New in Latin American Studies
“Ligon’s True and Exact History of the Island of Barbados is the most significant book-length English text written about the Caribbean in the seventeenth century. [It] allows one to see the contested process behind the making of the Caribbean sugar/African slavery complex. Kupperman is one of the leading scholars of the early modern Atlantic world. . . . I cannot think of any scholar better prepared to write an Introduction that places Ligon, his text, and Barbados in an Atlantic historical context. The Introduction is quite thorough, readable, and accurate; the notes [are] exemplary!”
—Susan Parrish, University of Michigan
Ideally suited for use in broad, swift-moving surveys of Latin American and Caribbean history, this abridgment of McKnight and Garofalo's Afro-Latino Voices: Narratives from the Early Modern Ibero-Atlantic World, 1550-1812 (2009) includes all of the English translations, introductions, and annotation created for that volume.
“This beautifully translated selection of stories is a wonderful introduction to Brazil’s—and Latin America’s—greatest writer. Chasteen has done us all a great service by providing this wonderful volume to introduce and entice readers into the wonders of Brazilian culture.”
—Marshall C. Eakin, Vanderbilt University
Ideally suited for use in swift-moving surveys of World, Atlantic, and Latin American history, this abridgment of Ted Humphrey and Janet Burke’s 2012 translation of the True History provides key excerpts from Diaz’s text and concise summaries of omitted passages. Included in this edition is a new preface outlining the social, economic, and political forces that motivated the European “discovery” of the New World.
"Chasteen conveys [the novel's] power and action, as well as the colorful language and humor of the gaucho found in the original text. Acree's astute introduction contextualizes the life and exploits of Argentina’s great 19th-century bandit hero. Moreira's humanity and heroism come through clearly to the modern reader. Thanks to Gutiérrez's skillful blending of fact and fiction about Moreira, readers today will learn a great deal about the social realities and folk customs of 19th-century gauchos. General readers will enjoy the action and pathos of this early work of ‘true crime.’ Instructors seeking to engage their students with a compelling tale of 19th-century Latin American class conflict and social injustice will want to assign the book in their courses."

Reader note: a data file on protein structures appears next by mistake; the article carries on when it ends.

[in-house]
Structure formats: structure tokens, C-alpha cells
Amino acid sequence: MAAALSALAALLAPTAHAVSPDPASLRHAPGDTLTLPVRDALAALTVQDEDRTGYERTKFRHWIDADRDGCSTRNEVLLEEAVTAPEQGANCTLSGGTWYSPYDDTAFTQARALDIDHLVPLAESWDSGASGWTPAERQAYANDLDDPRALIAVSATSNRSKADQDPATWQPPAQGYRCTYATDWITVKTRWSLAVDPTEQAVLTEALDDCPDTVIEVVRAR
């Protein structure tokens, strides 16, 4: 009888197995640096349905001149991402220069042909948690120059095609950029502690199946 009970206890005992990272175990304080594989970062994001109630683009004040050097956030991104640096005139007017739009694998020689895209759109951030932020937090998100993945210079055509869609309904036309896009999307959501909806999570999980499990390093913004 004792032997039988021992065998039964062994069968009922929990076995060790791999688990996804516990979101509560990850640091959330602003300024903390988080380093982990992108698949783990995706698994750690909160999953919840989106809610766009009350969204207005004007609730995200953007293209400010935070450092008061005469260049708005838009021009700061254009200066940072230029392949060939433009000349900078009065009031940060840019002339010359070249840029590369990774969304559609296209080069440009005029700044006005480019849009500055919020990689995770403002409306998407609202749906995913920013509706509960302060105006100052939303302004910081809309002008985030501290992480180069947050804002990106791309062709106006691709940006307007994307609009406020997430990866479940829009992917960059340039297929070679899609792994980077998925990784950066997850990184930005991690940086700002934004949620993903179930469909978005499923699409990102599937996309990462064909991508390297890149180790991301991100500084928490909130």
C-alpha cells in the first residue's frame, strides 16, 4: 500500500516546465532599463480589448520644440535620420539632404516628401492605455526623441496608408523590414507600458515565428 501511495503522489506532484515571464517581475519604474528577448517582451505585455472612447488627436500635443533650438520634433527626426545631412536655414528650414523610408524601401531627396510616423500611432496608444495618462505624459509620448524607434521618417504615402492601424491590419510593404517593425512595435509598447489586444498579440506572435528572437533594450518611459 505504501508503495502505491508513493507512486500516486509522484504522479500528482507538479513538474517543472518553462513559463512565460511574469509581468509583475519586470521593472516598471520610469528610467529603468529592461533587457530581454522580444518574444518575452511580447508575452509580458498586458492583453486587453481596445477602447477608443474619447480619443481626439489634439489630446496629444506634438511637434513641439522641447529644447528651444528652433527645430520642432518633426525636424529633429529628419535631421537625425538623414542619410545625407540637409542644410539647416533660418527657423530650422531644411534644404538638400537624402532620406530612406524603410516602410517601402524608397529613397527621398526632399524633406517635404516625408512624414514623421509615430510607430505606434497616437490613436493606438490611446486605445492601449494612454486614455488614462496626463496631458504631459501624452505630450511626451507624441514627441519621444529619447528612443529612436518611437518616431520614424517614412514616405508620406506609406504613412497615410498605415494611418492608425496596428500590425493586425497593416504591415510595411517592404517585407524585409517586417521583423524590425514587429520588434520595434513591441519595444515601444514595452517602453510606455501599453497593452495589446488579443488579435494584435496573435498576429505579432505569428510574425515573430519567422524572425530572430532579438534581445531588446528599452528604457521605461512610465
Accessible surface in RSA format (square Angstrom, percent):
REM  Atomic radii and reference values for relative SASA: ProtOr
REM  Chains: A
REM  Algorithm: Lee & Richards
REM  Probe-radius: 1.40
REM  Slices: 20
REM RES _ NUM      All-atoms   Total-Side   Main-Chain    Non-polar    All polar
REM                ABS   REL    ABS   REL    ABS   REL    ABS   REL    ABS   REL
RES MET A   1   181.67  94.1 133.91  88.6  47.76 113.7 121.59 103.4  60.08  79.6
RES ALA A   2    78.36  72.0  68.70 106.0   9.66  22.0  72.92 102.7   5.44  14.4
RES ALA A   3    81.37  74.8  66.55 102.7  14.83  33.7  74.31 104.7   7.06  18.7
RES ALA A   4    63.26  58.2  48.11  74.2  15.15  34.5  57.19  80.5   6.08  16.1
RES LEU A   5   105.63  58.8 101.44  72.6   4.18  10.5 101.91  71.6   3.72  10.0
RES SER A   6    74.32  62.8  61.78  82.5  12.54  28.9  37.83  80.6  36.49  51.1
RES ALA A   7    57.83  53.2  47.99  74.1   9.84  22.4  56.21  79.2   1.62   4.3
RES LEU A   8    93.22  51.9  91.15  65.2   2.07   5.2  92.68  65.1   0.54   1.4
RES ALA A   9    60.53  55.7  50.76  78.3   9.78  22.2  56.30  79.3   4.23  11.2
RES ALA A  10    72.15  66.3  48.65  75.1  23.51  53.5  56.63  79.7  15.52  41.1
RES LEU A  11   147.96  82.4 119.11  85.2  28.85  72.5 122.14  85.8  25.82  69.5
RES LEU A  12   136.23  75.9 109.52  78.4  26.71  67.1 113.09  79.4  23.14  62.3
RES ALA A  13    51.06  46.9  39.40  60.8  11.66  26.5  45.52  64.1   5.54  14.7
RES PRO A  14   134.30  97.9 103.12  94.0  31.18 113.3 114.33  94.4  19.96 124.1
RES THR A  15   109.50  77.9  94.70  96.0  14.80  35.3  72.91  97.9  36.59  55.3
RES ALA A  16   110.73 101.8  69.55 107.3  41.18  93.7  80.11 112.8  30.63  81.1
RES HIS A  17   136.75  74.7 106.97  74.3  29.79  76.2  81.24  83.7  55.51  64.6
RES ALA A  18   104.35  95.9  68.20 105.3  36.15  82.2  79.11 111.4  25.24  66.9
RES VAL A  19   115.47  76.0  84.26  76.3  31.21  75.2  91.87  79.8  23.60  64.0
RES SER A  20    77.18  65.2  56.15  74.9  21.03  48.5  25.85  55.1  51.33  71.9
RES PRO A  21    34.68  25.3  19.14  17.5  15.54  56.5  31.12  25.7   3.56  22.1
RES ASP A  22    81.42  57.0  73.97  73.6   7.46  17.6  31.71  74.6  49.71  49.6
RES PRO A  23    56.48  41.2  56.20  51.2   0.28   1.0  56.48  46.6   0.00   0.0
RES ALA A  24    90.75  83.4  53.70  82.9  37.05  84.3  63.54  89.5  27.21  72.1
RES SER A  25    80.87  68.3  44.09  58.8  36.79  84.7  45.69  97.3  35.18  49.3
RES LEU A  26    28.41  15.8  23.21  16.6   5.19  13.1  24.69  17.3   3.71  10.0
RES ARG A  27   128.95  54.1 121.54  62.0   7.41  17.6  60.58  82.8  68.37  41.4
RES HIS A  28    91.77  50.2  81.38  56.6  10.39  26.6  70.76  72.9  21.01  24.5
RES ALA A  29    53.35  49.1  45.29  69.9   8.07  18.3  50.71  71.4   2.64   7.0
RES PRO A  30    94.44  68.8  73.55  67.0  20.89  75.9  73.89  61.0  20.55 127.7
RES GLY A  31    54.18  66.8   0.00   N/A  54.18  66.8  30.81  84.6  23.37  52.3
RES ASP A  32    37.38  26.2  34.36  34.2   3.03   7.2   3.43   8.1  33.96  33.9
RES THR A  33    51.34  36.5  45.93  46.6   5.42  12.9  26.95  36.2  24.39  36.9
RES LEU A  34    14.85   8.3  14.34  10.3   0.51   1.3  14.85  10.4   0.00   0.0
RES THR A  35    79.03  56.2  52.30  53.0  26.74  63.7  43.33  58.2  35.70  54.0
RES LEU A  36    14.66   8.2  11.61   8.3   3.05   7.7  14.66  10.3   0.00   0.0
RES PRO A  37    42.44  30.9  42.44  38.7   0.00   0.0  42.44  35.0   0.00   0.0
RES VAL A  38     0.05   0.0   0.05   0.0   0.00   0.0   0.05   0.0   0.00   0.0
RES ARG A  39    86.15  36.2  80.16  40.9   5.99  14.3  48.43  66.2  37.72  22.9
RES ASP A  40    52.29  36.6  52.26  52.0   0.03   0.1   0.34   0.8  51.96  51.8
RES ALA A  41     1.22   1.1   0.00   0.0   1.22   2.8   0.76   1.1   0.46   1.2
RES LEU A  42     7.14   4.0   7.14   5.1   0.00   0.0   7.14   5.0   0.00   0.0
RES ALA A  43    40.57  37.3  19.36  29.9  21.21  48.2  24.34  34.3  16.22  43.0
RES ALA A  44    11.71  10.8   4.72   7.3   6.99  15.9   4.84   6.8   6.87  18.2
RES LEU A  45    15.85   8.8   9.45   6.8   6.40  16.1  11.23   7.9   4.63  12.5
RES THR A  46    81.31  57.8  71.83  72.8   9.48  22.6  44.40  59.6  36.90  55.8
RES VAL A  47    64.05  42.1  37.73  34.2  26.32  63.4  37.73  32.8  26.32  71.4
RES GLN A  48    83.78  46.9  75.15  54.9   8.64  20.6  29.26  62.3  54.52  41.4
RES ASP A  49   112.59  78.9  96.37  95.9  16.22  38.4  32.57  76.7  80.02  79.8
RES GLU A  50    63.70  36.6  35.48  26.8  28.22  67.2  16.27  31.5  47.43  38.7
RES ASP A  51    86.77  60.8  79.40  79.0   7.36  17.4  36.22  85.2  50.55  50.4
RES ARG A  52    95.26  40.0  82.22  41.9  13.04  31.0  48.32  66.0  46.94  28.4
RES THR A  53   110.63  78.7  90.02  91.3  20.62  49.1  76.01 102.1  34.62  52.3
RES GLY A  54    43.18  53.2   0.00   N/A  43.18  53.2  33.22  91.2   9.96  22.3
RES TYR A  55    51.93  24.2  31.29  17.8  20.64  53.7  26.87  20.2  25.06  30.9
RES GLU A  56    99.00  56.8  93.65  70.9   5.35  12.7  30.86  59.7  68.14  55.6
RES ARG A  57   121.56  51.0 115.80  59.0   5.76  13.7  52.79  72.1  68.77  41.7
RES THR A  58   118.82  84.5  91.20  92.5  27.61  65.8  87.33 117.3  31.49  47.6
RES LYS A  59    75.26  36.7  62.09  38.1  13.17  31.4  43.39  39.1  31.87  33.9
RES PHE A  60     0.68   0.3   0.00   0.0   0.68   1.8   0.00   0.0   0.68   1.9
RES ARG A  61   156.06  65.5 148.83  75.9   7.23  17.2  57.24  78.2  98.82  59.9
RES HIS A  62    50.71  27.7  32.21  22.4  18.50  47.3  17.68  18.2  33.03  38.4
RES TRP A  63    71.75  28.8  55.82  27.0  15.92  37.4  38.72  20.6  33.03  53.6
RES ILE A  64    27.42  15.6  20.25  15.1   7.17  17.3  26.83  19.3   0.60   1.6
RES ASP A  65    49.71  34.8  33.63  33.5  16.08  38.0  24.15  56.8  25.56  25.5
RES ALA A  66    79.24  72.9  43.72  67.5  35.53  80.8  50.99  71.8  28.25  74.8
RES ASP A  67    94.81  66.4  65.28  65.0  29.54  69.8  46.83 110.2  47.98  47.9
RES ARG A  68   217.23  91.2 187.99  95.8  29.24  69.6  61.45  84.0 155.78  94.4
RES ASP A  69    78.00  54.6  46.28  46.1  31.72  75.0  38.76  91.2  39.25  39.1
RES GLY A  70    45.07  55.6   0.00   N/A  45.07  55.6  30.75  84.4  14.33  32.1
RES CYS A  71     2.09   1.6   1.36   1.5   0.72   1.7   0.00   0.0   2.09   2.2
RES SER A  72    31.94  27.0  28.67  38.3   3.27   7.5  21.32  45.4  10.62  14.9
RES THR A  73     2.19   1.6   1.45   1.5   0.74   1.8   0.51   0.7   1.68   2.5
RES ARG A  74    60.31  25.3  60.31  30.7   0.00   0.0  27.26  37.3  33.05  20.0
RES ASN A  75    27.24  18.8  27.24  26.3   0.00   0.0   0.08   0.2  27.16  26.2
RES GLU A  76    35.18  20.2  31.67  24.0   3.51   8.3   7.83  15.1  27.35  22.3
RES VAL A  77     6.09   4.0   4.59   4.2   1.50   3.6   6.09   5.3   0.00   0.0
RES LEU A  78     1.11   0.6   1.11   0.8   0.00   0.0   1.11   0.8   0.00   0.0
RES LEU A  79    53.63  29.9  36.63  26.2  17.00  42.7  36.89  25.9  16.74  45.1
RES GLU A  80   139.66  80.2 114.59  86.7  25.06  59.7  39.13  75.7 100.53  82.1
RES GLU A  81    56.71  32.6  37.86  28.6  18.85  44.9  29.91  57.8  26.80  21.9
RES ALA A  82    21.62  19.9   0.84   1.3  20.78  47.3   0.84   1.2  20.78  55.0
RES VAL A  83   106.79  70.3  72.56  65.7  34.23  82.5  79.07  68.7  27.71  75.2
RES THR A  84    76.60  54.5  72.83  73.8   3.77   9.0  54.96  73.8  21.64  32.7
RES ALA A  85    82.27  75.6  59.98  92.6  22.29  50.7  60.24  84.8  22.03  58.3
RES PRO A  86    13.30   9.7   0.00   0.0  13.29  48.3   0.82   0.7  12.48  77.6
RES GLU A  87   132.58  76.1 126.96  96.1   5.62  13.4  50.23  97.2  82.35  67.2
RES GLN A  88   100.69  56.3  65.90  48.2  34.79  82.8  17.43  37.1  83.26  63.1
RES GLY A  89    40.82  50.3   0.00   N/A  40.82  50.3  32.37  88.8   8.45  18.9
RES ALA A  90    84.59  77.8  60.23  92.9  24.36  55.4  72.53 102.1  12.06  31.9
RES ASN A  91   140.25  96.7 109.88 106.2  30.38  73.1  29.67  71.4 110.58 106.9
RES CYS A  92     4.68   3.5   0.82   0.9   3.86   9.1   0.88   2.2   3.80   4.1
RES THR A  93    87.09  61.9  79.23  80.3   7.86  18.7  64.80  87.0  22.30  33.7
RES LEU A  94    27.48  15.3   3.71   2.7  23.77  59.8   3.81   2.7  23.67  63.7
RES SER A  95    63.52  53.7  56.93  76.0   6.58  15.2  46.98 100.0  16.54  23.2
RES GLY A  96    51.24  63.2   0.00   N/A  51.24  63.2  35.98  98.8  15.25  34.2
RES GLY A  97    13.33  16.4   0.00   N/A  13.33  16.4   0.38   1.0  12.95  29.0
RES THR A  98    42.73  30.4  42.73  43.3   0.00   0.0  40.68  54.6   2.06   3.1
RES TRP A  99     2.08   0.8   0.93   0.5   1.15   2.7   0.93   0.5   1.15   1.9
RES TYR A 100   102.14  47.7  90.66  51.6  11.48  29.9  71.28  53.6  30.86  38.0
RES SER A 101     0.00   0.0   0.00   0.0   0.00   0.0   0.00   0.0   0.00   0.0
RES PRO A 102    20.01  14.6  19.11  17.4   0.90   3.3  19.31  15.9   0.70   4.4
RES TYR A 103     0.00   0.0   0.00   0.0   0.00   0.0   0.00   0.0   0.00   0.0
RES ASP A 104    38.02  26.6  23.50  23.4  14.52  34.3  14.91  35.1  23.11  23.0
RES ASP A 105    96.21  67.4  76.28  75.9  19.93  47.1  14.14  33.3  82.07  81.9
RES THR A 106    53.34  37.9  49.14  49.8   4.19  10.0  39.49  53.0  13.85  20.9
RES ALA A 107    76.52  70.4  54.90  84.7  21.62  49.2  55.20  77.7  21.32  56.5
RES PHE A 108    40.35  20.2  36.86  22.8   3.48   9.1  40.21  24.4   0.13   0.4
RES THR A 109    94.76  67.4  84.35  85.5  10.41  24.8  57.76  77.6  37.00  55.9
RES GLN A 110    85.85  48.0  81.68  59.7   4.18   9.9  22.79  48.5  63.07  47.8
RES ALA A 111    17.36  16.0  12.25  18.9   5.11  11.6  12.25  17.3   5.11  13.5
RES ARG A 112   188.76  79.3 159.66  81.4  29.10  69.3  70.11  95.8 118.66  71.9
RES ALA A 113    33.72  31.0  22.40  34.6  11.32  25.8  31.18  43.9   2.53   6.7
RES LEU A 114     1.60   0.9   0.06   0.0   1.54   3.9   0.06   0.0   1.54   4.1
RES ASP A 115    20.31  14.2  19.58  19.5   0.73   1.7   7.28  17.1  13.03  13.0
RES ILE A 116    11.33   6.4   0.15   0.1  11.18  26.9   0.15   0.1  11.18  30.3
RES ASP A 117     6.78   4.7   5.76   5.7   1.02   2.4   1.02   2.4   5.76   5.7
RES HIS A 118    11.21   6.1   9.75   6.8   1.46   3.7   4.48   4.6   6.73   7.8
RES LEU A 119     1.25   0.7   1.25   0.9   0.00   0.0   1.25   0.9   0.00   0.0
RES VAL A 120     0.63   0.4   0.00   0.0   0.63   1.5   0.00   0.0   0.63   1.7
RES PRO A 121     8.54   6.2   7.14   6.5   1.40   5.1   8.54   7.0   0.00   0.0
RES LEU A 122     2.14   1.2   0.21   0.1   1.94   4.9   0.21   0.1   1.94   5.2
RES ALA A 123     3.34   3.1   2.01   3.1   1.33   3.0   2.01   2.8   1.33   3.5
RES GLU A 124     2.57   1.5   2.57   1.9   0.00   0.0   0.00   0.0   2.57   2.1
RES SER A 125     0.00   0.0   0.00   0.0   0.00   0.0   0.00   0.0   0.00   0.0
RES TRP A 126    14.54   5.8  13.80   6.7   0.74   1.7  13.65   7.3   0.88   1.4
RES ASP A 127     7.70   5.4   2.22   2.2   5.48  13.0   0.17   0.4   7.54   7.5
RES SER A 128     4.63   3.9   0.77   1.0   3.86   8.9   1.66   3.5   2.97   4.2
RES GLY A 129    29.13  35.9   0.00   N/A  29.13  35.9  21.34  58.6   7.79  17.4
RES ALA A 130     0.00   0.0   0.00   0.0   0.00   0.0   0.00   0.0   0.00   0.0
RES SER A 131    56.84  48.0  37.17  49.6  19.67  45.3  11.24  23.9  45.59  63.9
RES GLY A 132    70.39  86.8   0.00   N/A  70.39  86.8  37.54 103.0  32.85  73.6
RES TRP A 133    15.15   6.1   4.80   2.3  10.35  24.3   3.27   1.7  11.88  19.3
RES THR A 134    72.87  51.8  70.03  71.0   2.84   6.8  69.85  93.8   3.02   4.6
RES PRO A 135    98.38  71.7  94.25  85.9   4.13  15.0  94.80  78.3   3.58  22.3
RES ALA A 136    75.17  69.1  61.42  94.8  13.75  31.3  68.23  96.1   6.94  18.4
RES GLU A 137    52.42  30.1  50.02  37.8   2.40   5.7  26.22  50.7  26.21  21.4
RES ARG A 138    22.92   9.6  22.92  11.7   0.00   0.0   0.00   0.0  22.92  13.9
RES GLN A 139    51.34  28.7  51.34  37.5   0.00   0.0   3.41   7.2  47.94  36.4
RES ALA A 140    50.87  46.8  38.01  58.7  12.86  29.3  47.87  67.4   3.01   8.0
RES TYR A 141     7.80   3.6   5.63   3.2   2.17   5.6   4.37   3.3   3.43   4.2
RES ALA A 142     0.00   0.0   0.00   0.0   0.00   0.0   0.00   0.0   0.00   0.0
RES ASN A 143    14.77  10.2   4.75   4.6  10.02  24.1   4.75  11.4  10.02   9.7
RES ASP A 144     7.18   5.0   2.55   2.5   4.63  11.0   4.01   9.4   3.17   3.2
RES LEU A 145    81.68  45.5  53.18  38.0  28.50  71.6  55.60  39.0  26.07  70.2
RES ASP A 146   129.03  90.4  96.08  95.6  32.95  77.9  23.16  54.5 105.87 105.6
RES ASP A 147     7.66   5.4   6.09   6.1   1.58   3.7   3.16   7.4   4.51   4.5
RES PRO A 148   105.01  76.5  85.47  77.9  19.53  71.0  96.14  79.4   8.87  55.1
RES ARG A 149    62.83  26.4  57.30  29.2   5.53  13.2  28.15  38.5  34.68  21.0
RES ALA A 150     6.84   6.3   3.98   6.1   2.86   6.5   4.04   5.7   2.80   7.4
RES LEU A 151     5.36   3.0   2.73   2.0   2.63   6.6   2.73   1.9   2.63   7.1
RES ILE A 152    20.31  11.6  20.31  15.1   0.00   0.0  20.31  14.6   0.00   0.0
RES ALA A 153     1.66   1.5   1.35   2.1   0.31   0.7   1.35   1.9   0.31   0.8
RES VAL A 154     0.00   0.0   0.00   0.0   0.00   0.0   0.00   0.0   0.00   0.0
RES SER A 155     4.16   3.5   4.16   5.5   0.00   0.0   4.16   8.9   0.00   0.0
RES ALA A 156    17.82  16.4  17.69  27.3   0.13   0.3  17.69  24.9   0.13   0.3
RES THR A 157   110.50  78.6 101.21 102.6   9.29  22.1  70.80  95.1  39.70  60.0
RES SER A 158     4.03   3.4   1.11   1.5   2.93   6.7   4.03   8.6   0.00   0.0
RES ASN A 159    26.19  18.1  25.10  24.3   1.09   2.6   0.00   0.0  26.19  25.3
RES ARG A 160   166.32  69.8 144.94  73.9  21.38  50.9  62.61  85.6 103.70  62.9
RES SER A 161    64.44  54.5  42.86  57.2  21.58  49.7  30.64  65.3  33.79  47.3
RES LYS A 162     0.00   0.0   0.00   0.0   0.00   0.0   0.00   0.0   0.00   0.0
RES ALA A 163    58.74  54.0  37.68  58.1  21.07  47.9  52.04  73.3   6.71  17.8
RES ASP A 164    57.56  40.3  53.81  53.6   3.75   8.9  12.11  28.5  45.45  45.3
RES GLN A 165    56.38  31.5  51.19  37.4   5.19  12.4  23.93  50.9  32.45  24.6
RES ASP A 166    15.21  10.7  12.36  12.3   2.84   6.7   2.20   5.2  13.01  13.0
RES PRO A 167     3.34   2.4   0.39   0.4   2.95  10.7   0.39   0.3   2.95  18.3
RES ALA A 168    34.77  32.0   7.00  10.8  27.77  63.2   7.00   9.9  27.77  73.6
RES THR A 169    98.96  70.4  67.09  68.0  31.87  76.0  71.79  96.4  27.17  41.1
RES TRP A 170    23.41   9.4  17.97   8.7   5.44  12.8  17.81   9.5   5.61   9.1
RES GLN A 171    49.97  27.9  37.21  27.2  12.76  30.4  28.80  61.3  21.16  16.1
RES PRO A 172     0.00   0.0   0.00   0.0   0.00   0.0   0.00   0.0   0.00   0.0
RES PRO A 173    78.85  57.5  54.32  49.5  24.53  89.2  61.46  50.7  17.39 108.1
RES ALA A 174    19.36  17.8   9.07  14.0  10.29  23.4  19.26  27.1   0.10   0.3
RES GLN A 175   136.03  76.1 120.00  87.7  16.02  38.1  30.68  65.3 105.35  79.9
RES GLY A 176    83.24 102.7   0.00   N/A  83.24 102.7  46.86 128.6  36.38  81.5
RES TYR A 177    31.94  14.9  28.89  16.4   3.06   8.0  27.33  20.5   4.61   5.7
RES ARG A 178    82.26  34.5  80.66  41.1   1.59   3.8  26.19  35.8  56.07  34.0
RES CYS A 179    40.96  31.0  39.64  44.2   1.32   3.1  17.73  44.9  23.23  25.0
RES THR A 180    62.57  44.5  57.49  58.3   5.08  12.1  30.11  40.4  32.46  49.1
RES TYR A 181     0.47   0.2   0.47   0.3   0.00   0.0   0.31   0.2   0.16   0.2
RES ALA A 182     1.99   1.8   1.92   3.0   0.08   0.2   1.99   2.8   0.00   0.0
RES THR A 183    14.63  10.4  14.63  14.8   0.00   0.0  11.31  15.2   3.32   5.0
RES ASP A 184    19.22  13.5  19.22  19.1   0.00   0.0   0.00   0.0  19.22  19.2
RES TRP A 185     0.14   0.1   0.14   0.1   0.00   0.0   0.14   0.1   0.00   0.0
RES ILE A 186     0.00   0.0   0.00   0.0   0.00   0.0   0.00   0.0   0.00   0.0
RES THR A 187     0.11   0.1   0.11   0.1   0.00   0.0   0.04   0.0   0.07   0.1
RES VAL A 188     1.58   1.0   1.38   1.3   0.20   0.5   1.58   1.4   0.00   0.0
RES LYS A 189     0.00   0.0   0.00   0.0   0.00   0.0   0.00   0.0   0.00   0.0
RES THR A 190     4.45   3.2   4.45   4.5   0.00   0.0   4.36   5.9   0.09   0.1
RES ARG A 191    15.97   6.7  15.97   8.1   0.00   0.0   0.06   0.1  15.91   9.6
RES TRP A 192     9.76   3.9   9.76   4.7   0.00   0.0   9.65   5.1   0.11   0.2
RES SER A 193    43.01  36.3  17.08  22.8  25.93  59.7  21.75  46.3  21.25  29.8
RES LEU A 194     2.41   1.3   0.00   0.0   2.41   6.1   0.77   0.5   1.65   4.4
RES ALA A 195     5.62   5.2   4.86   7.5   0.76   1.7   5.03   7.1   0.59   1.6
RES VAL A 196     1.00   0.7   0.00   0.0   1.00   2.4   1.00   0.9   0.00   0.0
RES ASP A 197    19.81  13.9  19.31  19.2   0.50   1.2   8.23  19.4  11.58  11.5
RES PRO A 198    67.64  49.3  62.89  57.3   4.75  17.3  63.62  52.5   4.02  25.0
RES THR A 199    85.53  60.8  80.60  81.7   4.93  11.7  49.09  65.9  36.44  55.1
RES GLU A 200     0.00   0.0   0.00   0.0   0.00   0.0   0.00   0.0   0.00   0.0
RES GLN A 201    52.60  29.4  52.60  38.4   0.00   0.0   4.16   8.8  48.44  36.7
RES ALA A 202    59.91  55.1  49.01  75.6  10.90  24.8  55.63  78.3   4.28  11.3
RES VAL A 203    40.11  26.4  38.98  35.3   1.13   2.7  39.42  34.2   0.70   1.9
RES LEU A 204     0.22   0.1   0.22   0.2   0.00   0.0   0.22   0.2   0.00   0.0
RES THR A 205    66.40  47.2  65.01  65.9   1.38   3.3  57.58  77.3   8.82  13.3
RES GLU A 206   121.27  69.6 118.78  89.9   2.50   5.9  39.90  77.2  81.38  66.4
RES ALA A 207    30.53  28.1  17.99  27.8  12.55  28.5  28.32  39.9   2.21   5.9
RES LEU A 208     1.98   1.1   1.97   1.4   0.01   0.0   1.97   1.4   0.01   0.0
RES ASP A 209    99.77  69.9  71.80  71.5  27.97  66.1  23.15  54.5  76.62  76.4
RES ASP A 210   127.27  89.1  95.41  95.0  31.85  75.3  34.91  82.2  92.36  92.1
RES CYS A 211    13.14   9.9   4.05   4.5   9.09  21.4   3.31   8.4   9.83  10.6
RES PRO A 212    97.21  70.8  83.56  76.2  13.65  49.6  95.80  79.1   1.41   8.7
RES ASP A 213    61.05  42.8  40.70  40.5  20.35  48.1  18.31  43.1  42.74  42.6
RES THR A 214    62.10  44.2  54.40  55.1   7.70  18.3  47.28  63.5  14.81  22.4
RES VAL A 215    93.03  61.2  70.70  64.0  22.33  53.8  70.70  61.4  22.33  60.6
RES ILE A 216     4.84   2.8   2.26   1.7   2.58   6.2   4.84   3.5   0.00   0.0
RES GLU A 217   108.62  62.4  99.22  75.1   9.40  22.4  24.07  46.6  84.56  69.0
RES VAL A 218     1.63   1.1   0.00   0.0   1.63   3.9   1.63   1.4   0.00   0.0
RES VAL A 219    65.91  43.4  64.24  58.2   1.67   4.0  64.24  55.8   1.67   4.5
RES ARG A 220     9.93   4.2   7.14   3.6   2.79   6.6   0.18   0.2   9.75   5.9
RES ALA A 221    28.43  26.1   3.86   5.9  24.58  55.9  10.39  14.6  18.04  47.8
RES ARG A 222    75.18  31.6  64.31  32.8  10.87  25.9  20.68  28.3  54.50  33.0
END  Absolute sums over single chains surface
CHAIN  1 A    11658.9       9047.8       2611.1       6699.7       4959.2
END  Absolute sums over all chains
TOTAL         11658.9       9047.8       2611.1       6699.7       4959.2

—Richard W. Slatta, North Carolina State University
"A landmark collection of documents by the field's leading scholar. This reader includes beautifully written introductions and a fascinating array of never-before-published primary documents. These treasures from the archives offer a new picture of colonial Saint-Domingue and the Haitian Revolution. The translations are lively and colorful."
—Alyssa Sepinwall, California State University San Marcos
"Bernal Díaz’s True History of the Conquest of New Spain, the chronicle of an ‘ordinary’ soldier in Hernando Cortés’s army, is the only complete account (other than Cortés’s own) that we have of the Spanish conquest of ancient Mexico. Although it is neither so ‘true’ nor so unassumingly direct as its author would have us believe, it is unmistakably the voice of the often unruly, undisciplined body of untrained freebooters who, in less than three years, succeeded against all apparent odds, in bringing down the once mighty ‘Aztec Empire.’ It makes for consistently fascinating reading, and Ted Humphrey and Janet Burke have provided the best, and the most engaging, translation ever to have appeared in English."
—Anthony Pagden, UCLA